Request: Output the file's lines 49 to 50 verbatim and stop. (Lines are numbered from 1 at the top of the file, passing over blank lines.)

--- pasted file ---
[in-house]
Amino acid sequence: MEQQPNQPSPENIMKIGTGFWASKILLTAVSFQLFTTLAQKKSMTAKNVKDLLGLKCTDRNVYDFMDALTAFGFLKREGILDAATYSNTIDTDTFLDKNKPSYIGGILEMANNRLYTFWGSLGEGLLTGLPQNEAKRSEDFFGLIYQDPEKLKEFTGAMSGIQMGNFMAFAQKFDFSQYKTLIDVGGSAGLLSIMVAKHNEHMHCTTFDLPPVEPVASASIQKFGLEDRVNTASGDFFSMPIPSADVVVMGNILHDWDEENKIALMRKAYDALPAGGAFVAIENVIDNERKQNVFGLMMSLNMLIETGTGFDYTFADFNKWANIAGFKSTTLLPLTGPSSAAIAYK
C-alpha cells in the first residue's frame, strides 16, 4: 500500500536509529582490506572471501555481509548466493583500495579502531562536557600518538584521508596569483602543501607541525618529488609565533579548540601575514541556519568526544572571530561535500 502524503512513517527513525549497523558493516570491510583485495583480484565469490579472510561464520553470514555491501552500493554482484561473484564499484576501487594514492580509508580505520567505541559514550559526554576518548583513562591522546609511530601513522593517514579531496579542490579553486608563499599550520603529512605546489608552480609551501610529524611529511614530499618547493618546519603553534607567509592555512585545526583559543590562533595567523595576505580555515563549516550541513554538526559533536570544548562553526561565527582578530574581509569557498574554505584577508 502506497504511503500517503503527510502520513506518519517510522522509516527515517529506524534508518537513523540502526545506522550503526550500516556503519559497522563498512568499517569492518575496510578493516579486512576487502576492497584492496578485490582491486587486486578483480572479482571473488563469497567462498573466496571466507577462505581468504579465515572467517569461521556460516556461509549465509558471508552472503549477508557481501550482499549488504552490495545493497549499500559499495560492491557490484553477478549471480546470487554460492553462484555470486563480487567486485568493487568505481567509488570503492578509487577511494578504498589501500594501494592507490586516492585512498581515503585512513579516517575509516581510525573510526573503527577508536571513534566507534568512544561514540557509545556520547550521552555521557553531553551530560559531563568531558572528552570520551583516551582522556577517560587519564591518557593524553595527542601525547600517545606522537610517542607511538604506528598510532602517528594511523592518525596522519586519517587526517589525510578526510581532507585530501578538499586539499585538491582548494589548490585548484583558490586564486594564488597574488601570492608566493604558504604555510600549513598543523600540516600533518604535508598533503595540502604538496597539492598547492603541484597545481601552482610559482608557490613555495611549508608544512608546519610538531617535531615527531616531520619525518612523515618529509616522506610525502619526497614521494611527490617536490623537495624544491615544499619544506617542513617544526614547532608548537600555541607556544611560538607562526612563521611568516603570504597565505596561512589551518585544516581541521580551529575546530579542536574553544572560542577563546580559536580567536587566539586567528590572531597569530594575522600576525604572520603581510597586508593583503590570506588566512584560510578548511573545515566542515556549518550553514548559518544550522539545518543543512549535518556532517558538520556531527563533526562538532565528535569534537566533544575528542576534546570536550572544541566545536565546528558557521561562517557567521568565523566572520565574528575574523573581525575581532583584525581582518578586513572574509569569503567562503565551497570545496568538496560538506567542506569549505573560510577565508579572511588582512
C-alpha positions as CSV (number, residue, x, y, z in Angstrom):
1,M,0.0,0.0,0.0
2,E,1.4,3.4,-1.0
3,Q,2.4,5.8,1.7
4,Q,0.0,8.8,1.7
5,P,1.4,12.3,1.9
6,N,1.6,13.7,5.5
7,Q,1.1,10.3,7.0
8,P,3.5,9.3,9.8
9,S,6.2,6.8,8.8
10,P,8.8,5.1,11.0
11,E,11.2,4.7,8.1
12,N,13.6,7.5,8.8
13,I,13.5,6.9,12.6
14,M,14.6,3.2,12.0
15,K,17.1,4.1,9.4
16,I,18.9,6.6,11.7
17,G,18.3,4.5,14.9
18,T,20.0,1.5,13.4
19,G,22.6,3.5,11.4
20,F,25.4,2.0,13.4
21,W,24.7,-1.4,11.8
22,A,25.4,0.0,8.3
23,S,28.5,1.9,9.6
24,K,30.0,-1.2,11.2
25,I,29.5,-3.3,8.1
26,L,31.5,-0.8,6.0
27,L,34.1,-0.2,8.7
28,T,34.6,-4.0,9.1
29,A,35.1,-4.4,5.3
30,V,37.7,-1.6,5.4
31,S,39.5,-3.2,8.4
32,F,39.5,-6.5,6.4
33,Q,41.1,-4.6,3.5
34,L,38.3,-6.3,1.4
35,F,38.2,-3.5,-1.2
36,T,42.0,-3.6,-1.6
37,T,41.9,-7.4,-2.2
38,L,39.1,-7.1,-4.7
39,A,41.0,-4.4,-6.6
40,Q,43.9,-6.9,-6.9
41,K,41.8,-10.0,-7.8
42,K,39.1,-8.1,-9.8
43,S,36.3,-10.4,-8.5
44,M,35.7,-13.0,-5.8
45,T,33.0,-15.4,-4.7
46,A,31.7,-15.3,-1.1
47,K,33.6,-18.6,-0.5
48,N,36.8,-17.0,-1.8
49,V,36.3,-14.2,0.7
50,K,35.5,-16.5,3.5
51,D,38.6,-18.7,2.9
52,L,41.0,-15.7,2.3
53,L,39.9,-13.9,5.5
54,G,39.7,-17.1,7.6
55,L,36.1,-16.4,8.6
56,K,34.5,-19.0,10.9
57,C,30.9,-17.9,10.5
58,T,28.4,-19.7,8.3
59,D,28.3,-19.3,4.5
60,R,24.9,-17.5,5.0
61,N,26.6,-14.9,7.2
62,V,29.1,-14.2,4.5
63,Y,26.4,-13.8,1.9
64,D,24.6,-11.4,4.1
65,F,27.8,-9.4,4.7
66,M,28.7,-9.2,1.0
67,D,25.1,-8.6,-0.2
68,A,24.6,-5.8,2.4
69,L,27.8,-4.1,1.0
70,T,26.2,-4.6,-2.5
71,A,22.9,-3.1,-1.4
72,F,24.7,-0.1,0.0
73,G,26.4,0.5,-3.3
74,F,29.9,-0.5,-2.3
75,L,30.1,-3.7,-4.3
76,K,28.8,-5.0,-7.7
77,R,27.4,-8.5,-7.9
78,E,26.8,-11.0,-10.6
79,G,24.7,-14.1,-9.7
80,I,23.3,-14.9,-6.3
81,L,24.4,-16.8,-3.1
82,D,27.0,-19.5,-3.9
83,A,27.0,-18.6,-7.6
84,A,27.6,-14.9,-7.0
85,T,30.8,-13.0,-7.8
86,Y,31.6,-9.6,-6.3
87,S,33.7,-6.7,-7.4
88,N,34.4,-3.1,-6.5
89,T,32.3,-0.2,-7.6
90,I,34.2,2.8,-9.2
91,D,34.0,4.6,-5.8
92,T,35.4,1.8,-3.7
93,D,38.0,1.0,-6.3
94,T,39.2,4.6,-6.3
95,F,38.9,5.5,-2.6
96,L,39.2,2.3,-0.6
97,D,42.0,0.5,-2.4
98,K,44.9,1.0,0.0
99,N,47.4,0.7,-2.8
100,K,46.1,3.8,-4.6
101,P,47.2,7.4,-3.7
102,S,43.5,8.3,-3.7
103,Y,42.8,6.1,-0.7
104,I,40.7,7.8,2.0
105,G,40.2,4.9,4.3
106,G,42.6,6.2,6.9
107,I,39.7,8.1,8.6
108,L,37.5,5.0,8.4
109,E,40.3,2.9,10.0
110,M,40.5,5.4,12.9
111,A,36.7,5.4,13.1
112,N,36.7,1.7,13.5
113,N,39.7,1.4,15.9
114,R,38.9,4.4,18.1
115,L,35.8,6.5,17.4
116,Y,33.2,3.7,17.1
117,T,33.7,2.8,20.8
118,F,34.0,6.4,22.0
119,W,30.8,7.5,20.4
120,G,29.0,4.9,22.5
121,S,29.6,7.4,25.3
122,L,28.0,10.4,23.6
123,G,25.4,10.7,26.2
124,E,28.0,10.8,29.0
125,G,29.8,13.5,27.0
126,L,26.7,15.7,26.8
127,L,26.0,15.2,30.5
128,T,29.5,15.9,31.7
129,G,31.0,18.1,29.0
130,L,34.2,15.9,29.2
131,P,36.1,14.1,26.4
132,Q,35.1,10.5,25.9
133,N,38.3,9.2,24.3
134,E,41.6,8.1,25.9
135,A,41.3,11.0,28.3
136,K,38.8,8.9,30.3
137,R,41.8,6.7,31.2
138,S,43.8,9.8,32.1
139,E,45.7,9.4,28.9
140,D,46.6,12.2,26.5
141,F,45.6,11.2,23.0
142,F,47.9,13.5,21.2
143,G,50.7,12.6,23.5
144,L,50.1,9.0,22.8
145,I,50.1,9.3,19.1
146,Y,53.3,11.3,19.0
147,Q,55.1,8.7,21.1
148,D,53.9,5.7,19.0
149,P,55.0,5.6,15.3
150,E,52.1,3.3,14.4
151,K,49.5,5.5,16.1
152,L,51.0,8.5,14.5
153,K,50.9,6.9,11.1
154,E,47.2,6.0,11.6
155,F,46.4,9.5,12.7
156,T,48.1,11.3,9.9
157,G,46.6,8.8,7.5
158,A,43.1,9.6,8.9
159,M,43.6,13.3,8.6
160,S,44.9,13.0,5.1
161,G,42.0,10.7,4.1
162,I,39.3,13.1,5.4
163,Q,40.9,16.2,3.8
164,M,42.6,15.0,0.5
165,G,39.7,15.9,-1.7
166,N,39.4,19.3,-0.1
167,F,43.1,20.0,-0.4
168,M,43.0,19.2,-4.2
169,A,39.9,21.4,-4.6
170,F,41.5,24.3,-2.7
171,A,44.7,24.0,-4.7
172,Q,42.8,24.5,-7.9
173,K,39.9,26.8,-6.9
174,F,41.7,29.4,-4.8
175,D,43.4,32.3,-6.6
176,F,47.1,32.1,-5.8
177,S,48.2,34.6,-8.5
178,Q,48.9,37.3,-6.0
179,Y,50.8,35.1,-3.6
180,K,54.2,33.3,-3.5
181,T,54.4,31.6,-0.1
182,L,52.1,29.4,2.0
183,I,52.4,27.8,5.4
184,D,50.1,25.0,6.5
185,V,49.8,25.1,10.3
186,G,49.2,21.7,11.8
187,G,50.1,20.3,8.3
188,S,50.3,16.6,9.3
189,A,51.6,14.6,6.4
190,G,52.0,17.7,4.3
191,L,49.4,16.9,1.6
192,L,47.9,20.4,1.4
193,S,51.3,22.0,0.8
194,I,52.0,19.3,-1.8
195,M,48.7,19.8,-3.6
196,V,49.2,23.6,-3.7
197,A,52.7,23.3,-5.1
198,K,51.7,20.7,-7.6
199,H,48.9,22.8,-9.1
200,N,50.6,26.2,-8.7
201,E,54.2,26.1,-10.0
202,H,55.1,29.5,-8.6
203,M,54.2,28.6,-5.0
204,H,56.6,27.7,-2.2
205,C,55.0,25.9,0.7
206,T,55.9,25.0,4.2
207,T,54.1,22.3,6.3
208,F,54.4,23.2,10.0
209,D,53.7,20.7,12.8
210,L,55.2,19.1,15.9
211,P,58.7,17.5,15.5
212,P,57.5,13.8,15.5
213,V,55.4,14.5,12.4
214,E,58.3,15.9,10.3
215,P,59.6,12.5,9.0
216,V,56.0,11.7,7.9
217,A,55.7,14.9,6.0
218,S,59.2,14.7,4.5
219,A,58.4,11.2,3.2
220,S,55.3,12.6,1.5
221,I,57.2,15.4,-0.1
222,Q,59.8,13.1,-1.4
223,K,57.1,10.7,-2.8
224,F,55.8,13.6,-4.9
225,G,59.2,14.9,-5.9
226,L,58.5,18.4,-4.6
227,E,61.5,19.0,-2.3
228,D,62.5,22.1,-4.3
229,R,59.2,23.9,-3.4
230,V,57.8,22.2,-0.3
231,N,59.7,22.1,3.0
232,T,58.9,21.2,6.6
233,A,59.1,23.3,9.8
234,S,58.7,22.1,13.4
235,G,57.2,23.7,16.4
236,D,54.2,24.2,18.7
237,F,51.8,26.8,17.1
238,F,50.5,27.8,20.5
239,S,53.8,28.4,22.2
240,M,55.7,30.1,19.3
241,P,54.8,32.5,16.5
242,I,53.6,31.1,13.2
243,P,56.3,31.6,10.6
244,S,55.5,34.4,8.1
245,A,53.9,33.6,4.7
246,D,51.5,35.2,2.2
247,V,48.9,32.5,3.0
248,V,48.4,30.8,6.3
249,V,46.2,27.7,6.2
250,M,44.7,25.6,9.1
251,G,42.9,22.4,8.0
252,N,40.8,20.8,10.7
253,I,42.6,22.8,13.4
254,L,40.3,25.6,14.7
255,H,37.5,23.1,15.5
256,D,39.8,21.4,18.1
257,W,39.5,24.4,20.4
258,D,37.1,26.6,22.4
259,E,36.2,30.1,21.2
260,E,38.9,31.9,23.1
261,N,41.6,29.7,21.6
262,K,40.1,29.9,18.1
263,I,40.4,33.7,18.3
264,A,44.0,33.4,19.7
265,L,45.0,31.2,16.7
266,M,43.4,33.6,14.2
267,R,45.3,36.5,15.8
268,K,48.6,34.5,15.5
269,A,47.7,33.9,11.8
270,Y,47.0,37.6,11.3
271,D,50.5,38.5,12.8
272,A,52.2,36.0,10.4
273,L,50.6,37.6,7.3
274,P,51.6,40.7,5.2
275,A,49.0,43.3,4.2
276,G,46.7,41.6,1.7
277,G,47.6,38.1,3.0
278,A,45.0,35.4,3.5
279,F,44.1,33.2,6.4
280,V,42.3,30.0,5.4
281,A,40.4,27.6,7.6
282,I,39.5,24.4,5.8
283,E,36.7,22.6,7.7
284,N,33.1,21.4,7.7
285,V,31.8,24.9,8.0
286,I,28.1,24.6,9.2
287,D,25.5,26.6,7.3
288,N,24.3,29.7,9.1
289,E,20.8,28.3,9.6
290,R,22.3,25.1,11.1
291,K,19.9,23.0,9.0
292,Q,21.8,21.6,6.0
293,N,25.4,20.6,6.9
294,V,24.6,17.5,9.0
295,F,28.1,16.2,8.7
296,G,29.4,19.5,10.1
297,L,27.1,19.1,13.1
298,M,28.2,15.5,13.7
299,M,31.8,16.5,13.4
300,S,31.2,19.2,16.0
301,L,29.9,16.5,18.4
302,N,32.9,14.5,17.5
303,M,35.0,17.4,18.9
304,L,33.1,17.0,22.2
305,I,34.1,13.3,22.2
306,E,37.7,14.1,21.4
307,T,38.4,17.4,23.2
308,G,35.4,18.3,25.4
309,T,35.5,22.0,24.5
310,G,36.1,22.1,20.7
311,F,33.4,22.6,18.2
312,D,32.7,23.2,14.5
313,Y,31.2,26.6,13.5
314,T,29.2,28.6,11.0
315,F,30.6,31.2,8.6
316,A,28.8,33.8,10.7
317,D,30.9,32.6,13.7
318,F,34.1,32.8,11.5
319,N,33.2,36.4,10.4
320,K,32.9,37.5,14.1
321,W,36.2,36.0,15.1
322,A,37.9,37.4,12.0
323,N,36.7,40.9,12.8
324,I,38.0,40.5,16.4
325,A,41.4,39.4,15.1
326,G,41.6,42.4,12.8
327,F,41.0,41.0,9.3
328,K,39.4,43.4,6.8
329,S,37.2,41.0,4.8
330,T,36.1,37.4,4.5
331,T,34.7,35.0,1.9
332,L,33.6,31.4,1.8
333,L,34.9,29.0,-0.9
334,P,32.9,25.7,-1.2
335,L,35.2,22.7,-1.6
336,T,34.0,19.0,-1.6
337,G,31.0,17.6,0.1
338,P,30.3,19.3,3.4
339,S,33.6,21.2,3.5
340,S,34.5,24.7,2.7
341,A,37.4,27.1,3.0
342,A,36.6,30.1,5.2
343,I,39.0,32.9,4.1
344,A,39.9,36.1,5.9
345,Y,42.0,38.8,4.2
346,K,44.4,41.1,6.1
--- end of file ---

45,T,33.0,-15.4,-4.7
46,A,31.7,-15.3,-1.1